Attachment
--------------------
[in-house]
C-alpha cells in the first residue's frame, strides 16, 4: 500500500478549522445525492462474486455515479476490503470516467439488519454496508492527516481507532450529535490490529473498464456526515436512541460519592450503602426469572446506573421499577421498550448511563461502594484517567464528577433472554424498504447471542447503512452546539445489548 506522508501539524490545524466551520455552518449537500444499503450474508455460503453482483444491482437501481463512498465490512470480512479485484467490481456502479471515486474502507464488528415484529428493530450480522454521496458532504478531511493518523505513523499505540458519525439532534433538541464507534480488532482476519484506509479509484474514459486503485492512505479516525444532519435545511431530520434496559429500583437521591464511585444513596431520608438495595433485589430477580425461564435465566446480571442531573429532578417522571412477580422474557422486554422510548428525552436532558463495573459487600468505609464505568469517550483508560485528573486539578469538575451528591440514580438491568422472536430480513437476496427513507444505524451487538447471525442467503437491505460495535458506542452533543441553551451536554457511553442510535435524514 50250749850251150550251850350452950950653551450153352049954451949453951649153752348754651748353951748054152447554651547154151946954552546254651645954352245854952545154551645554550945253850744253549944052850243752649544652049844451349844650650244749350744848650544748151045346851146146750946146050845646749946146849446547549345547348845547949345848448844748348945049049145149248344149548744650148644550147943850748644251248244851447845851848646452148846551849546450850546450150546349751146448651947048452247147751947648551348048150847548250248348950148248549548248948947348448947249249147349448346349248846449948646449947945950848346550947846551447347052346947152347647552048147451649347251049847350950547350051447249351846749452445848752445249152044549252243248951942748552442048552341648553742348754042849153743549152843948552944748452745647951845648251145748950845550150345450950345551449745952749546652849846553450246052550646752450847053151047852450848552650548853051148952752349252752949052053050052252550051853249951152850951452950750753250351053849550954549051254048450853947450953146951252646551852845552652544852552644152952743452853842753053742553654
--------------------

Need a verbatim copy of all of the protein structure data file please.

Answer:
[in-house]
C-alpha cells in the first residue's frame, strides 16, 4: 500500500478549522445525492462474486455515479476490503470516467439488519454496508492527516481507532450529535490490529473498464456526515436512541460519592450503602426469572446506573421499577421498550448511563461502594484517567464528577433472554424498504447471542447503512452546539445489548 506522508501539524490545524466551520455552518449537500444499503450474508455460503453482483444491482437501481463512498465490512470480512479485484467490481456502479471515486474502507464488528415484529428493530450480522454521496458532504478531511493518523505513523499505540458519525439532534433538541464507534480488532482476519484506509479509484474514459486503485492512505479516525444532519435545511431530520434496559429500583437521591464511585444513596431520608438495595433485589430477580425461564435465566446480571442531573429532578417522571412477580422474557422486554422510548428525552436532558463495573459487600468505609464505568469517550483508560485528573486539578469538575451528591440514580438491568422472536430480513437476496427513507444505524451487538447471525442467503437491505460495535458506542452533543441553551451536554457511553442510535435524514 50250749850251150550251850350452950950653551450153352049954451949453951649153752348754651748353951748054152447554651547154151946954552546254651645954352245854952545154551645554550945253850744253549944052850243752649544652049844451349844650650244749350744848650544748151045346851146146750946146050845646749946146849446547549345547348845547949345848448844748348945049049145149248344149548744650148644550147943850748644251248244851447845851848646452148846551849546450850546450150546349751146448651947048452247147751947648551348048150847548250248348950148248549548248948947348448947249249147349448346349248846449948646449947945950848346550947846551447347052346947152347647552048147451649347251049847350950547350051447249351846749452445848752445249152044549252243248951942748552442048552341648553742348754042849153743549152843948552944748452745647951845648251145748950845550150345450950345551449745952749546652849846553450246052550646752450847053151047852450848552650548853051148952752349252752949052053050052252550051853249951152850951452950750753250351053849550954549051254048450853947450953146951252646551852845552652544852552644152952743452853842753053742553654